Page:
HISTORIANS in Kenton have commemorated the death of another villager during the First World War.
Members of Kenton Past and Present have been researching the lives of those lost during the conflict.
As reports of the deaths of three of Kenton’s soldiers on the battlefields of Belgium within one week were reaching the village, came news of the death of another serviceman.
Last Thursday marked 100 years since the death of James Rice Clarke.
Born in Coombeinteignhead in 1881 into a large family, his father John, a farm labourer, and his mother Sarah had a total of nine children.
At the age of 15, James joined the Royal Navy.
His first posting was to HMS Impregnable, a naval training establishment at Devonport.
In 1912, James married Louisa Jordan of Kenton and they set up home together in High Street, Kenton.
At the beginning of the First World War, James was serving on HMS Doris.
Early in the war, HMS Doris was detached from the 11th Cruiser Squadron and sent out to Egypt.
By this time she was equipped to carry a seaplane which was used to carry out aerial reconnaissance of the Turkish positions at Beersheba.
In December she was part of the force available to Admiral Peirse, off the coast of Syria.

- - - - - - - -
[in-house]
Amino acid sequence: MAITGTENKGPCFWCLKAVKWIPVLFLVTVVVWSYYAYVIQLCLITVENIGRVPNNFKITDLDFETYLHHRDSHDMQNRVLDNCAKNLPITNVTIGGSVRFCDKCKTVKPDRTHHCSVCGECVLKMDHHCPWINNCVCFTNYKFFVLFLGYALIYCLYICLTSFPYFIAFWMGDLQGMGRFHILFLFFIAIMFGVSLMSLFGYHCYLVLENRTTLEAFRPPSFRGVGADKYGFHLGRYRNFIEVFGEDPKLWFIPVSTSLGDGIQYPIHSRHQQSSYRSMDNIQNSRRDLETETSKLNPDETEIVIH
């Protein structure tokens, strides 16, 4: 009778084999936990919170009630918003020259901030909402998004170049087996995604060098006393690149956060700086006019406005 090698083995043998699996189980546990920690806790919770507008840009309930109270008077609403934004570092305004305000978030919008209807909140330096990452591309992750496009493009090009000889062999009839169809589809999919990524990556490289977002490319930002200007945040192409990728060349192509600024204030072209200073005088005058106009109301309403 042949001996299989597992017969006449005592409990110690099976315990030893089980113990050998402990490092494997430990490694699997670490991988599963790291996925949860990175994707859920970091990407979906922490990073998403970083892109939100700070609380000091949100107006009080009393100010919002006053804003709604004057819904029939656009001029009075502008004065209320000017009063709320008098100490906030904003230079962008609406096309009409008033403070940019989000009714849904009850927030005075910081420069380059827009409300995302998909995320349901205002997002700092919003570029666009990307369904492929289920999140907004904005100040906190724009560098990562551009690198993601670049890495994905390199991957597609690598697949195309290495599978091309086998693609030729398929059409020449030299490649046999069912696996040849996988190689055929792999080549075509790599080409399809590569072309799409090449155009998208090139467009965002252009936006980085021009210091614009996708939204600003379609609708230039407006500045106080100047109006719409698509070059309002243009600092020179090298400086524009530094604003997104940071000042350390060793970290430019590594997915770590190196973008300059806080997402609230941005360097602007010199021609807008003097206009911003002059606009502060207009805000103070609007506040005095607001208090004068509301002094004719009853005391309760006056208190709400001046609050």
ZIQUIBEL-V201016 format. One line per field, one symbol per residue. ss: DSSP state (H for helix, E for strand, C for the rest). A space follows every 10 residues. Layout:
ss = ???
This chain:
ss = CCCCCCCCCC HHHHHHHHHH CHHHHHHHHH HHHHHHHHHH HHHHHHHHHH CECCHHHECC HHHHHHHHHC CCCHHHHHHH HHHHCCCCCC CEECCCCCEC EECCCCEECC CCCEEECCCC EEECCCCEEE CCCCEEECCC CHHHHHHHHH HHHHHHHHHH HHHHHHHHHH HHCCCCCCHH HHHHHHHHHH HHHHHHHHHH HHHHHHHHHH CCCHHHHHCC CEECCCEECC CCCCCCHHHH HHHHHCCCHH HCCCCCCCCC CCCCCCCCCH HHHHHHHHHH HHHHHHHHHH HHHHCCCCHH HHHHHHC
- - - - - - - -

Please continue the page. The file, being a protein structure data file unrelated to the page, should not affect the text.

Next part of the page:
HMS Doris was ordered to harass Turkish communications on the Syrian coast.
Under Captain Larken, HMS Doris attacked Turkish forces at Askalon, carried out a reconnaissance of Haifa, and then landed a party four miles south of Sidon, cutting the telegraph to Damascus.
HMS Doris, with Able Seaman James Clarke on board, continued to operate in the region, supporting actions in the Dardanelles and drawing attention away from the Gallipoli landings.
By January 1917 Clarke was suffering the effects of illness and was sent back to HMS Vivid, a shore-based naval establishment at the Navy Barracks in Devonport. He was diagnosed as having contracted ‘spotted fever,’ more commonly known as meningococcal meningitis and was sent home to recover.
After six months convalescence he was transferred to HMS Defiance, the Royal Navy’s torpedo school.
There, already weakened by his earlier illness he succumbed to tonsillitis and died in the Royal Naval Hospital in Devonport on August 3, 1917.
His funeral service was held in All Saints’ Church, Kenton on August 8.
The coffin bearers were all members of the Kenton Lodge of Oddfellows of which he had been a member.
His regalia were carried on the coffin and the members wore their black funeral scarves and, as his coffin was lowered, they threw sprigs of thyme into the grave.